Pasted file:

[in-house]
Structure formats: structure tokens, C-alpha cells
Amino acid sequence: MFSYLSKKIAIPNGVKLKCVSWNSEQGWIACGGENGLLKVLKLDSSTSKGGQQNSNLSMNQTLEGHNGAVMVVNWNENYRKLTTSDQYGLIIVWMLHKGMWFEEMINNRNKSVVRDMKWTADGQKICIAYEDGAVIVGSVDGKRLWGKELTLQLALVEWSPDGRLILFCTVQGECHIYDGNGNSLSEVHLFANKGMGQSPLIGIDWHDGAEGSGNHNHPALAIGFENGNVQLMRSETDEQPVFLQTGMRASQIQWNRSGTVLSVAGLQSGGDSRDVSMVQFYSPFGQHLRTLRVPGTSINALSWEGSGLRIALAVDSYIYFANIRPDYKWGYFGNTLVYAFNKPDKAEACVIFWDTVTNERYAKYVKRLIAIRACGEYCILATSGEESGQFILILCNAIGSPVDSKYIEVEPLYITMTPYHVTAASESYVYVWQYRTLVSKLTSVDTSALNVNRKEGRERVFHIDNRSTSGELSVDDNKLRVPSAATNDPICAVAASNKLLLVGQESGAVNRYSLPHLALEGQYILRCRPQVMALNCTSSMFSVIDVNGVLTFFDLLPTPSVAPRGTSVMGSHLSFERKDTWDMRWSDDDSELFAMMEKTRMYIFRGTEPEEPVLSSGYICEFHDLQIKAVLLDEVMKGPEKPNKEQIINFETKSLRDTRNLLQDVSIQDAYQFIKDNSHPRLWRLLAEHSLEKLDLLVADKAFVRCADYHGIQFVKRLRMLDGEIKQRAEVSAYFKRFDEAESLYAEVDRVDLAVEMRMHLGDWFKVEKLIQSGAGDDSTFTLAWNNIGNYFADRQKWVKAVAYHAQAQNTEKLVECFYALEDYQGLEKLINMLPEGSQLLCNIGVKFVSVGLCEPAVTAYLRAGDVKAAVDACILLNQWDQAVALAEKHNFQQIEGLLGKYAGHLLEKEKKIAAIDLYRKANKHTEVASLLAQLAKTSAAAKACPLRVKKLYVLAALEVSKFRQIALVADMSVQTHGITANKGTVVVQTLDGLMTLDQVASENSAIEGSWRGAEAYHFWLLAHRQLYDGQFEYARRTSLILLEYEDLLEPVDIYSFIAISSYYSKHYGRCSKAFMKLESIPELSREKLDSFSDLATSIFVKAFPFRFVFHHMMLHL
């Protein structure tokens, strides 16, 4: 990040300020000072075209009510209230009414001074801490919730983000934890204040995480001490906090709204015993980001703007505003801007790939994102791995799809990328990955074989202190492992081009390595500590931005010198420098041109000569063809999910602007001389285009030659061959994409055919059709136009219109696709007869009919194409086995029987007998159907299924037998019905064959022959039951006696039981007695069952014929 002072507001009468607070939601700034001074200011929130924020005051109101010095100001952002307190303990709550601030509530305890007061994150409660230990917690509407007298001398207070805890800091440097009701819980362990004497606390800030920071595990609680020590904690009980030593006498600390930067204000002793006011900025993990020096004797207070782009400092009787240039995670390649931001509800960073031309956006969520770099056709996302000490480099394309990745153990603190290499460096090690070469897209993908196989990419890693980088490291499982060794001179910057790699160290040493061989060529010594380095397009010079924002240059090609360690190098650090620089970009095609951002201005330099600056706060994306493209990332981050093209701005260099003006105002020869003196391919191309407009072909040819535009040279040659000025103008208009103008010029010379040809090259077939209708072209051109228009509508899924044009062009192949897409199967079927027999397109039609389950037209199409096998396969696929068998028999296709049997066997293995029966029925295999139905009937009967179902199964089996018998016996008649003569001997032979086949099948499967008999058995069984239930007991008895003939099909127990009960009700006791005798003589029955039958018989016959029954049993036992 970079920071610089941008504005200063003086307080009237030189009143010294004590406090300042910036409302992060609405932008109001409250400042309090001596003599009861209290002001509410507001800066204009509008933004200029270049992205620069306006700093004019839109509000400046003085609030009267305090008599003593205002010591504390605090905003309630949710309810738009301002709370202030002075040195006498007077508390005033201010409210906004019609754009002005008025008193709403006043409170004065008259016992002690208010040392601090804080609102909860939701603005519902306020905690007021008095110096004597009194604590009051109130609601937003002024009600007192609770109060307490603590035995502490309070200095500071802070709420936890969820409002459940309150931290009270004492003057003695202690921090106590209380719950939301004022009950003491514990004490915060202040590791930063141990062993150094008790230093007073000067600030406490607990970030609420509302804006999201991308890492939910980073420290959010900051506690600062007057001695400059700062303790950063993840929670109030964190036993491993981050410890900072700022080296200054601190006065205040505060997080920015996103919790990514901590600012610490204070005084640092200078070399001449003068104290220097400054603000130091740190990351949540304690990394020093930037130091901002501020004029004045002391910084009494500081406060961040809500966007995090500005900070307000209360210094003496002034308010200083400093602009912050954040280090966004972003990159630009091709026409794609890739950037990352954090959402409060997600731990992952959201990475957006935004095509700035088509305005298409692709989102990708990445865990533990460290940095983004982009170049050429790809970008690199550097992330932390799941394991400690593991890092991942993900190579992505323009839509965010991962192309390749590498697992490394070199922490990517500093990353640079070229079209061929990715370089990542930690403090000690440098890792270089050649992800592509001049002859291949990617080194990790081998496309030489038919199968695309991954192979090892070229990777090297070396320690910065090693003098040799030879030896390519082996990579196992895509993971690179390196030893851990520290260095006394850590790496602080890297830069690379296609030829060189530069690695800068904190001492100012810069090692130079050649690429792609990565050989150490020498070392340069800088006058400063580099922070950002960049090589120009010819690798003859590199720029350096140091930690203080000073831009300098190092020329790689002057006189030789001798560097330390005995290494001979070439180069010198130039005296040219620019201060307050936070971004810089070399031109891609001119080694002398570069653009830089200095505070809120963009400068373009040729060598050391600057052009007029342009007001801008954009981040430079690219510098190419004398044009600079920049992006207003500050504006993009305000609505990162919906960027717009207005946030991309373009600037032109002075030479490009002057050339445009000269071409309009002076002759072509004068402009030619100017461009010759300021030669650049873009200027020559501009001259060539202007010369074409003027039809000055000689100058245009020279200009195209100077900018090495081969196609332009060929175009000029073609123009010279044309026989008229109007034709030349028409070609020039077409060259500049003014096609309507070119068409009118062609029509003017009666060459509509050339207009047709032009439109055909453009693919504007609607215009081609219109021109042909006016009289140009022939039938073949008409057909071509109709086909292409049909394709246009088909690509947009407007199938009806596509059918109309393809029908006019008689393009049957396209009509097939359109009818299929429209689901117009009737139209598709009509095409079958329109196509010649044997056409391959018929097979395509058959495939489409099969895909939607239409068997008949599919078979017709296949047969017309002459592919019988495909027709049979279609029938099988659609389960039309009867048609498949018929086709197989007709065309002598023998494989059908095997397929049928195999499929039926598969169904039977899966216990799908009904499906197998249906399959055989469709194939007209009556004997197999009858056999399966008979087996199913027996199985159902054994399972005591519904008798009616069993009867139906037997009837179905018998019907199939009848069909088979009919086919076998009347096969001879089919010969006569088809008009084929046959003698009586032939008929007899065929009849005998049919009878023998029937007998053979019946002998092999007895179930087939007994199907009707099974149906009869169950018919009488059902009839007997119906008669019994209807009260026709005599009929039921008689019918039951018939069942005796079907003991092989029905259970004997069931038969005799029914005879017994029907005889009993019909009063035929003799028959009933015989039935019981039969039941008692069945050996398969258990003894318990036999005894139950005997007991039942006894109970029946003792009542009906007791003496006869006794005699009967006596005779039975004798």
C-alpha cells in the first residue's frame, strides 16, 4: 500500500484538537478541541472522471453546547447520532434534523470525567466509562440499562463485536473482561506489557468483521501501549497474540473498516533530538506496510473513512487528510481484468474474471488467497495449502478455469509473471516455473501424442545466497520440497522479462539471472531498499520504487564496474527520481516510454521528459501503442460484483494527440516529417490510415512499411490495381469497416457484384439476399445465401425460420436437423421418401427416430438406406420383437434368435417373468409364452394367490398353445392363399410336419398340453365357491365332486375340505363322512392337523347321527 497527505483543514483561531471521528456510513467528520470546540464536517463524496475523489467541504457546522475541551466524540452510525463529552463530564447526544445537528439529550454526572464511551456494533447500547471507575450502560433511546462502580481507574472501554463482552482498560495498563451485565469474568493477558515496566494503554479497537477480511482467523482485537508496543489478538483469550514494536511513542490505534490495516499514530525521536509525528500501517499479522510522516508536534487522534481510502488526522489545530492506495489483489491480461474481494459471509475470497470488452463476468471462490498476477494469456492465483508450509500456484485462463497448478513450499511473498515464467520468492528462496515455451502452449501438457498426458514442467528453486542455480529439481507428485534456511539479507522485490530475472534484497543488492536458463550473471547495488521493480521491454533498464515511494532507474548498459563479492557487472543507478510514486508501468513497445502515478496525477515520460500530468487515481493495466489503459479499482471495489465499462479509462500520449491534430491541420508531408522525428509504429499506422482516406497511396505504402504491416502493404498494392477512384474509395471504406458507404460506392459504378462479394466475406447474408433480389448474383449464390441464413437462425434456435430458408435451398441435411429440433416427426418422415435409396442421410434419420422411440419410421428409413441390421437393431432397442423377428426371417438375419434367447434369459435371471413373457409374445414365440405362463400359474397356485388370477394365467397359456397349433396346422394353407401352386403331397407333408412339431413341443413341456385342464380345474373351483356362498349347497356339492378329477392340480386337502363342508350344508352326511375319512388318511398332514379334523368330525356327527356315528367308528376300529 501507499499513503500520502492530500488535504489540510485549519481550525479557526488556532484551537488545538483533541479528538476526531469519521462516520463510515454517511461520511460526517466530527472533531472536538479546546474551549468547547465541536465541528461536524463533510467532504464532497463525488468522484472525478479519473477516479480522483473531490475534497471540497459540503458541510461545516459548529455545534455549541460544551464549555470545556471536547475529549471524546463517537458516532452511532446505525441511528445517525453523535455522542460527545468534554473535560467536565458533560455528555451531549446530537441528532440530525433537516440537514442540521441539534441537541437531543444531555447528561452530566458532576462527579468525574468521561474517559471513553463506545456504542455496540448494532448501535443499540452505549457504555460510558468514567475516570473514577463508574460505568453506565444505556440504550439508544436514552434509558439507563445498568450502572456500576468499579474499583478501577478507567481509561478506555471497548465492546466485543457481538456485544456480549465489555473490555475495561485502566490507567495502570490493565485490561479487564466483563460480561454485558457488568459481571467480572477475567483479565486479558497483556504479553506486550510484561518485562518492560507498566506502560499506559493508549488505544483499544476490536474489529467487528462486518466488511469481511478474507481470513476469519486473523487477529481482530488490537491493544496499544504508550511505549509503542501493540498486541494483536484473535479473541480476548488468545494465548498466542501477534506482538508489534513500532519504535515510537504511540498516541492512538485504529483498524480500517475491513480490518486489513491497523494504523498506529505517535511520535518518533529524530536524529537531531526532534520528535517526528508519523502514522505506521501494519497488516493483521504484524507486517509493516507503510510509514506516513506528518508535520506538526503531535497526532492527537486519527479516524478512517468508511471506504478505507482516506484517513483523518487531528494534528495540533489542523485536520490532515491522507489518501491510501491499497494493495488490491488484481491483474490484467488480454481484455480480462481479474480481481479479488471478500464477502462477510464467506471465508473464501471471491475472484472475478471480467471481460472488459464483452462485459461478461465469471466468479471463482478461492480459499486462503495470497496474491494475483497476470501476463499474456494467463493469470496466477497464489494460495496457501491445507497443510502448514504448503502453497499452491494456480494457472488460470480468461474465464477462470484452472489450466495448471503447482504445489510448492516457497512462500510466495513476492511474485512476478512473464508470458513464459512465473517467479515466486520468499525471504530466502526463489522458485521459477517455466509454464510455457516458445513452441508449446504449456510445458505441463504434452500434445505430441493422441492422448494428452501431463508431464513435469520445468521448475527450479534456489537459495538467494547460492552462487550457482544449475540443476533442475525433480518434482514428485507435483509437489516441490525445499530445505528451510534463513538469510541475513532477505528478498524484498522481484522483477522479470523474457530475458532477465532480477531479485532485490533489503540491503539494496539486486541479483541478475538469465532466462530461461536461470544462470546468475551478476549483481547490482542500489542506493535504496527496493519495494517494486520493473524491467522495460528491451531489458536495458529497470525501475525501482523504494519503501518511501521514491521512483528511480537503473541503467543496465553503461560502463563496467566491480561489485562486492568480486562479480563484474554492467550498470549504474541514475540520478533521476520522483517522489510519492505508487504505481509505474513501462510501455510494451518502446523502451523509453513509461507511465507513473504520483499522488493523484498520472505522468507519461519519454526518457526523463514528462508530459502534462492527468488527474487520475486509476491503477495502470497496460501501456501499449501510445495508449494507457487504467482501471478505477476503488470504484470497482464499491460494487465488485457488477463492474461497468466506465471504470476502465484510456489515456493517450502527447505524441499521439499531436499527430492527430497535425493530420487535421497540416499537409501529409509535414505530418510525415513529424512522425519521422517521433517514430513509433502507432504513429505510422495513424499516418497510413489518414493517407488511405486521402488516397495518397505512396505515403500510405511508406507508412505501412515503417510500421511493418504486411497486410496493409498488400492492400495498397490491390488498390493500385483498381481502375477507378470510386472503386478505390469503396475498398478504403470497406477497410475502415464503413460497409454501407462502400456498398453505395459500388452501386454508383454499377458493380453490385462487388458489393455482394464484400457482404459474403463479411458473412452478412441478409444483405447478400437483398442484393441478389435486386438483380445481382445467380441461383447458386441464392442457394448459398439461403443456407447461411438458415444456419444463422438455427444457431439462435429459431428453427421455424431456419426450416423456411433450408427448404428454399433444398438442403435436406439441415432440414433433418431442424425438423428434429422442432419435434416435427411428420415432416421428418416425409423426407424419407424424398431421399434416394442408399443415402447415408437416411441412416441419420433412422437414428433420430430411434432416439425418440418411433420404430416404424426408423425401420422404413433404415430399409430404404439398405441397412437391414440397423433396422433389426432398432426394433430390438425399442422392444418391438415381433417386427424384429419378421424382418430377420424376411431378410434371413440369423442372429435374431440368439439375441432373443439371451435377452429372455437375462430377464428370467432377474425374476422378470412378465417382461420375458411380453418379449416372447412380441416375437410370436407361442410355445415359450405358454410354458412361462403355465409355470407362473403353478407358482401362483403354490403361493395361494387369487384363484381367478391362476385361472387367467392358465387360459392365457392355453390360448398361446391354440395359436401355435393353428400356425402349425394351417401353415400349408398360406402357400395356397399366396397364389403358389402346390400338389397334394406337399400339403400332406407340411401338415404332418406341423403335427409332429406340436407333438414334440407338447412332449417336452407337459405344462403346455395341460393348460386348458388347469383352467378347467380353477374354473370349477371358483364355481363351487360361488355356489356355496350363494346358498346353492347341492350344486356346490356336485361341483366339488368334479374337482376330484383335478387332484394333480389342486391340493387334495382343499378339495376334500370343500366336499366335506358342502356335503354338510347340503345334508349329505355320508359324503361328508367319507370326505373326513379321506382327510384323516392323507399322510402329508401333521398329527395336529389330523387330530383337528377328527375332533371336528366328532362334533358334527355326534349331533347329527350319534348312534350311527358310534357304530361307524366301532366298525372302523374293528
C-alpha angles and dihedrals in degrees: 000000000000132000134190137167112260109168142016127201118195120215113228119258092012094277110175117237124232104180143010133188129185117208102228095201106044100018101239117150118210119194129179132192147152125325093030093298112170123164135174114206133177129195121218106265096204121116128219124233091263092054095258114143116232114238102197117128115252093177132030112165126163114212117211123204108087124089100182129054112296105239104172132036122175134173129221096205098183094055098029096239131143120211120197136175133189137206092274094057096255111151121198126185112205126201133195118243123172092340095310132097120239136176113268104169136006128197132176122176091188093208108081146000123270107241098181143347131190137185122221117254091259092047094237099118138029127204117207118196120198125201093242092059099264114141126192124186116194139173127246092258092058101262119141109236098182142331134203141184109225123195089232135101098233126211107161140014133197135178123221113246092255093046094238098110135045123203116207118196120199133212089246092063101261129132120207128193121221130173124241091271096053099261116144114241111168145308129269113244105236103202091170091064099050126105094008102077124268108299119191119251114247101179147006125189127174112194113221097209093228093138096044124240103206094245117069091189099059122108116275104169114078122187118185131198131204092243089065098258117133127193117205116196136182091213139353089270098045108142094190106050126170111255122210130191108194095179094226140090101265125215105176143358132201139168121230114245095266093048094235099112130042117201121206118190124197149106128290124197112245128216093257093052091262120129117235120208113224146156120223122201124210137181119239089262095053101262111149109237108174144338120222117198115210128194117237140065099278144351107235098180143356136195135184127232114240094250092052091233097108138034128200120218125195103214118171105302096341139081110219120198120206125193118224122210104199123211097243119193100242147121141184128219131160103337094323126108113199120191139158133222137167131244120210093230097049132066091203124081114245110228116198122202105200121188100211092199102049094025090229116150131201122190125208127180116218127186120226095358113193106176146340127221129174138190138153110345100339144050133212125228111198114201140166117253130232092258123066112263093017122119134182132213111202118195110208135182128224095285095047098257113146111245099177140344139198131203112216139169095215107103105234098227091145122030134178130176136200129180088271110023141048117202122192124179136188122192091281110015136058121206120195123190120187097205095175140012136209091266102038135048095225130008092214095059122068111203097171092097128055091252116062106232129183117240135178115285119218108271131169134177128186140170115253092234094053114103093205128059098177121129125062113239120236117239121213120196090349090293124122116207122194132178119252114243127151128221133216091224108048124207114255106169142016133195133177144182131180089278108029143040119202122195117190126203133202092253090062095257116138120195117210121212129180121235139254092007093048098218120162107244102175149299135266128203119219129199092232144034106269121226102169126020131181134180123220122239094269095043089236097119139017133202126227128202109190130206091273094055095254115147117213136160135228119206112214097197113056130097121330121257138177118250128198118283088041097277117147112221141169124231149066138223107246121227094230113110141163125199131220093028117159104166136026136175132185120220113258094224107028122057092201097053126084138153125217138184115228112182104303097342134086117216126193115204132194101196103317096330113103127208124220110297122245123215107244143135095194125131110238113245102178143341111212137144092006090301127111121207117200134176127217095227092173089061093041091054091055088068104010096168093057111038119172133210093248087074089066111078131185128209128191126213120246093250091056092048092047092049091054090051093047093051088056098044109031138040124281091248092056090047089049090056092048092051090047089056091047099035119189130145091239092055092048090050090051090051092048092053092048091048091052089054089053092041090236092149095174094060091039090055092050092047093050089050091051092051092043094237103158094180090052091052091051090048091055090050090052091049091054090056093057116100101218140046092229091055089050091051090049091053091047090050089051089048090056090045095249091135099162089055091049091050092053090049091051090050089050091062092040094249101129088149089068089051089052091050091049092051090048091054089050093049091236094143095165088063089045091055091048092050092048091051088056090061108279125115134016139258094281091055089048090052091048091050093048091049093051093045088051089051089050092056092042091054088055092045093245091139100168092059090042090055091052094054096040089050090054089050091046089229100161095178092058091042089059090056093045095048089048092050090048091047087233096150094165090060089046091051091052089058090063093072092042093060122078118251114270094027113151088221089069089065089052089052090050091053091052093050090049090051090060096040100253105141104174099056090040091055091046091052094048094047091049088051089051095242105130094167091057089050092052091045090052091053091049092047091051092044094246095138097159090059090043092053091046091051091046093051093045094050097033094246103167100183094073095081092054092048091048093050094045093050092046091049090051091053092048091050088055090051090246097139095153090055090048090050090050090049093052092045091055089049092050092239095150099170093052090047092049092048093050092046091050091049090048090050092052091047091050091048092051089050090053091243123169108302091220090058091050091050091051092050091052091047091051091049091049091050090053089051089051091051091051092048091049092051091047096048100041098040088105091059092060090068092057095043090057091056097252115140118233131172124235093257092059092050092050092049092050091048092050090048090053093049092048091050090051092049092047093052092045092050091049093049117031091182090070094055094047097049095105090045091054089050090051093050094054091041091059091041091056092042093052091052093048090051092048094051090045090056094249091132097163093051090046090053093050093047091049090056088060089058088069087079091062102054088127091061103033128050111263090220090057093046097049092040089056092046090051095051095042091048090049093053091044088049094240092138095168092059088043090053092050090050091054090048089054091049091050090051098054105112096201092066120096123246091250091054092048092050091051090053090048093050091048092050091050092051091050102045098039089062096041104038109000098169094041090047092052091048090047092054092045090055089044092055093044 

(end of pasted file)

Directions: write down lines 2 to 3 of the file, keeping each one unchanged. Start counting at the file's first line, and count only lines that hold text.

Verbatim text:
Structure formats: structure tokens, C-alpha cells
Amino acid sequence: MFSYLSKKIAIPNGVKLKCVSWNSEQGWIACGGENGLLKVLKLDSSTSKGGQQNSNLSMNQTLEGHNGAVMVVNWNENYRKLTTSDQYGLIIVWMLHKGMWFEEMINNRNKSVVRDMKWTADGQKICIAYEDGAVIVGSVDGKRLWGKELTLQLALVEWSPDGRLILFCTVQGECHIYDGNGNSLSEVHLFANKGMGQSPLIGIDWHDGAEGSGNHNHPALAIGFENGNVQLMRSETDEQPVFLQTGMRASQIQWNRSGTVLSVAGLQSGGDSRDVSMVQFYSPFGQHLRTLRVPGTSINALSWEGSGLRIALAVDSYIYFANIRPDYKWGYFGNTLVYAFNKPDKAEACVIFWDTVTNERYAKYVKRLIAIRACGEYCILATSGEESGQFILILCNAIGSPVDSKYIEVEPLYITMTPYHVTAASESYVYVWQYRTLVSKLTSVDTSALNVNRKEGRERVFHIDNRSTSGELSVDDNKLRVPSAATNDPICAVAASNKLLLVGQESGAVNRYSLPHLALEGQYILRCRPQVMALNCTSSMFSVIDVNGVLTFFDLLPTPSVAPRGTSVMGSHLSFERKDTWDMRWSDDDSELFAMMEKTRMYIFRGTEPEEPVLSSGYICEFHDLQIKAVLLDEVMKGPEKPNKEQIINFETKSLRDTRNLLQDVSIQDAYQFIKDNSHPRLWRLLAEHSLEKLDLLVADKAFVRCADYHGIQFVKRLRMLDGEIKQRAEVSAYFKRFDEAESLYAEVDRVDLAVEMRMHLGDWFKVEKLIQSGAGDDSTFTLAWNNIGNYFADRQKWVKAVAYHAQAQNTEKLVECFYALEDYQGLEKLINMLPEGSQLLCNIGVKFVSVGLCEPAVTAYLRAGDVKAAVDACILLNQWDQAVALAEKHNFQQIEGLLGKYAGHLLEKEKKIAAIDLYRKANKHTEVASLLAQLAKTSAAAKACPLRVKKLYVLAALEVSKFRQIALVADMSVQTHGITANKGTVVVQTLDGLMTLDQVASENSAIEGSWRGAEAYHFWLLAHRQLYDGQFEYARRTSLILLEYEDLLEPVDIYSFIAISSYYSKHYGRCSKAFMKLESIPELSREKLDSFSDLATSIFVKAFPFRFVFHHMMLHL